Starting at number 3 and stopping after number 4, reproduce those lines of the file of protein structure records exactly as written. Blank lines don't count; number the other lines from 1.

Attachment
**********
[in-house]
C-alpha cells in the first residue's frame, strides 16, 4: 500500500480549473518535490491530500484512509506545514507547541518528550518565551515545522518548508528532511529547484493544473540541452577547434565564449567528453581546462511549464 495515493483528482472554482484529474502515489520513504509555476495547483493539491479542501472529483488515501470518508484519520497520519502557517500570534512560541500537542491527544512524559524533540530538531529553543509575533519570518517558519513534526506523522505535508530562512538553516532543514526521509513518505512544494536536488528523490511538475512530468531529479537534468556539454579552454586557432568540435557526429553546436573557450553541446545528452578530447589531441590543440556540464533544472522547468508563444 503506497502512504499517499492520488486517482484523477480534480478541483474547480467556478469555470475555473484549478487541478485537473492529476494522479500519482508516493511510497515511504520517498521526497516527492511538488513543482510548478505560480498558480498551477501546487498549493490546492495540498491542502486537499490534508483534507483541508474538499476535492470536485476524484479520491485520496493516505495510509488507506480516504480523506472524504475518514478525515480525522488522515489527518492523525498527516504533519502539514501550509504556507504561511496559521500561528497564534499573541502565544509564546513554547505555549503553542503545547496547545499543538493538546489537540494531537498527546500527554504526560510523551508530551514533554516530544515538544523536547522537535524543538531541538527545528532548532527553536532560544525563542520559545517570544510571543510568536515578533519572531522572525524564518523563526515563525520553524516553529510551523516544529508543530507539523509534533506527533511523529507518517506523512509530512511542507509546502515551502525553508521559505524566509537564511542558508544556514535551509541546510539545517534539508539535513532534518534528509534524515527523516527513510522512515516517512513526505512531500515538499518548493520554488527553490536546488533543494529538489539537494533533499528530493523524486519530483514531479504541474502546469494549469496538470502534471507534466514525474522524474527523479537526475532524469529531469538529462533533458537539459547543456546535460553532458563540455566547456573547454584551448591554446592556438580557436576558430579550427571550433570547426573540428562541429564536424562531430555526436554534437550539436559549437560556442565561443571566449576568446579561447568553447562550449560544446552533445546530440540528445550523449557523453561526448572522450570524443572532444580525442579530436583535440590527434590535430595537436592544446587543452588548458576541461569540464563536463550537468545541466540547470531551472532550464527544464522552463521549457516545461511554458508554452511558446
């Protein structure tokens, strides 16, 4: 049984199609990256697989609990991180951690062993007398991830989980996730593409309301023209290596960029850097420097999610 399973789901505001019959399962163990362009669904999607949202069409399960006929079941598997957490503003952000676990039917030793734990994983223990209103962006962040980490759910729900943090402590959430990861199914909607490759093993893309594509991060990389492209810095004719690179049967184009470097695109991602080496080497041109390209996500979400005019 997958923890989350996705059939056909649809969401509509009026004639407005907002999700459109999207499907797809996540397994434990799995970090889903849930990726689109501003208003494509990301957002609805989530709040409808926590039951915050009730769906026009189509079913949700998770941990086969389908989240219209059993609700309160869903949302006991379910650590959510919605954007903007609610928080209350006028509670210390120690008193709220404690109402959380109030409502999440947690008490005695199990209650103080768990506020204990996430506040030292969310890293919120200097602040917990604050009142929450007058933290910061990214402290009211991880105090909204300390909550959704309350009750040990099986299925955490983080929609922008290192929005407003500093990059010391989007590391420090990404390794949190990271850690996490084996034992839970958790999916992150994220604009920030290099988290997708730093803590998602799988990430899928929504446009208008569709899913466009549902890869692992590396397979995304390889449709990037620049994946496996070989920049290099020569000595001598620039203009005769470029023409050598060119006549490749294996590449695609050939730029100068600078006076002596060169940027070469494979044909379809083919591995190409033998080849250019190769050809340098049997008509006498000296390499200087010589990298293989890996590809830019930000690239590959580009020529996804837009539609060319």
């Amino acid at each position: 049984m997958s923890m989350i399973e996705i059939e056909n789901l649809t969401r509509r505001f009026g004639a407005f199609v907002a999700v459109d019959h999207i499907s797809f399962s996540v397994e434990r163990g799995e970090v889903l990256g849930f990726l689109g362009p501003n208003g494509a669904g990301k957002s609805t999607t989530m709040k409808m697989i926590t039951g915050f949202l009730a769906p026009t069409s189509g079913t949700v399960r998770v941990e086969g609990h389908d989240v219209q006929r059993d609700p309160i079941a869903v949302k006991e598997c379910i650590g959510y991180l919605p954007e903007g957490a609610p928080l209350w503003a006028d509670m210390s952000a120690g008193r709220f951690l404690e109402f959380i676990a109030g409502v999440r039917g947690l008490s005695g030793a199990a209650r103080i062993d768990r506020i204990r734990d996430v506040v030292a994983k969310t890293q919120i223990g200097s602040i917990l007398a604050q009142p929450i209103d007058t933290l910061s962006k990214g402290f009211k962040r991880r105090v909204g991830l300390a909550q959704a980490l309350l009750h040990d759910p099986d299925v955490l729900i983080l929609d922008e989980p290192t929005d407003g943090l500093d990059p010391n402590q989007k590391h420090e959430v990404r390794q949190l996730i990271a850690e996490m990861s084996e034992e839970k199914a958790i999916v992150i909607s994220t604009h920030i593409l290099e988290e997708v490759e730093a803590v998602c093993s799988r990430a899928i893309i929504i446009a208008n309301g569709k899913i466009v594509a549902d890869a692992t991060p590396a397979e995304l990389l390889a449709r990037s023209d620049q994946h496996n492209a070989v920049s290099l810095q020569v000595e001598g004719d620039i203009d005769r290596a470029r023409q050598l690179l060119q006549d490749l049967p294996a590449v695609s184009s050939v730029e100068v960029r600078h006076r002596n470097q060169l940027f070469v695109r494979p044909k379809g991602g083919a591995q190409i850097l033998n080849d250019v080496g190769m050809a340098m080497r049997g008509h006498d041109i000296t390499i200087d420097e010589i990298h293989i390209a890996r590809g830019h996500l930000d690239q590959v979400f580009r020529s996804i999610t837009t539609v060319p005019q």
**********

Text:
């Protein structure tokens, strides 16, 4: 049984199609990256697989609990991180951690062993007398991830989980996730593409309301023209290596960029850097420097999610 399973789901505001019959399962163990362009669904999607949202069409399960006929079941598997957490503003952000676990039917030793734990994983223990209103962006962040980490759910729900943090402590959430990861199914909607490759093993893309594509991060990389492209810095004719690179049967184009470097695109991602080496080497041109390209996500979400005019 997958923890989350996705059939056909649809969401509509009026004639407005907002999700459109999207499907797809996540397994434990799995970090889903849930990726689109501003208003494509990301957002609805989530709040409808926590039951915050009730769906026009189509079913949700998770941990086969389908989240219209059993609700309160869903949302006991379910650590959510919605954007903007609610928080209350006028509670210390120690008193709220404690109402959380109030409502999440947690008490005695199990209650103080768990506020204990996430506040030292969310890293919120200097602040917990604050009142929450007058933290910061990214402290009211991880105090909204300390909550959704309350009750040990099986299925955490983080929609922008290192929005407003500093990059010391989007590391420090990404390794949190990271850690996490084996034992839970958790999916992150994220604009920030290099988290997708730093803590998602799988990430899928929504446009208008569709899913466009549902890869692992590396397979995304390889449709990037620049994946496996070989920049290099020569000595001598620039203009005769470029023409050598060119006549490749294996590449695609050939730029100068600078006076002596060169940027070469494979044909379809083919591995190409033998080849250019190769050809340098049997008509006498000296390499200087010589990298293989890996590809830019930000690239590959580009020529996804837009539609060319």
């Amino acid at each position: 049984m997958s923890m989350i399973e996705i059939e056909n789901l649809t969401r509509r505001f009026g004639a407005f199609v907002a999700v459109d019959h999207i499907s797809f399962s996540v397994e434990r163990g799995e970090v889903l990256g849930f990726l689109g362009p501003n208003g494509a669904g990301k957002s609805t999607t989530m709040k409808m697989i926590t039951g915050f949202l009730a769906p026009t069409s189509g079913t949700v399960r998770v941990e086969g609990h389908d989240v219209q006929r059993d609700p309160i079941a869903v949302k006991e598997c379910i650590g959510y991180l919605p954007e903007g957490a609610p928080l209350w503003a006028d509670m210390s952000a120690g008193r709220f951690l404690e109402f959380i676990a109030g409502v999440r039917g947690l008490s005695g030793a199990a209650r103080i062993d768990r506020i204990r734990d996430v506040v030292a994983k969310t890293q919120i223990g200097s602040i917990l007398a604050q009142p929450i209103d007058t933290l910061s962006k990214g402290f009211k962040r991880r105090v909204g991830l300390a909550q959704a980490l309350l009750h040990d759910p099986d299925v955490l729900i983080l929609d922008e989980p290192t929005d407003g943090l500093d990059p010391n402590q989007k590391h420090e959430v990404r390794q949190l996730i990271a850690e996490m990861s084996e034992e839970k199914a958790i999916v992150i909607s994220t604009h920030i593409l290099e988290e997708v490759e730093a803590v998602c093993s799988r990430a899928i893309i929504i446009a208008n309301g569709k899913i466009v594509a549902d890869a692992t991060p590396a397979e995304l990389l390889a449709r990037s023209d620049q994946h496996n492209a070989v920049s290099l810095q020569v000595e001598g004719d620039i203009d005769r290596a470029r023409q050598l690179l060119q006549d490749l049967p294996a590449v695609s184009s050939v730029e100068v960029r600078h006076r002596n470097q060169l940027f070469v695109r494979p044909k379809g991602g083919a591995q190409i850097l033998n080849d250019v080496g190769m050809a340098m080497r049997g008509h006498d041109i000296t390499i200087d420097e010589i990298h293989i390209a890996r590809g830019h996500l930000d690239q590959v979400f580009r020529s996804i999610t837009t539609v060319p005019q």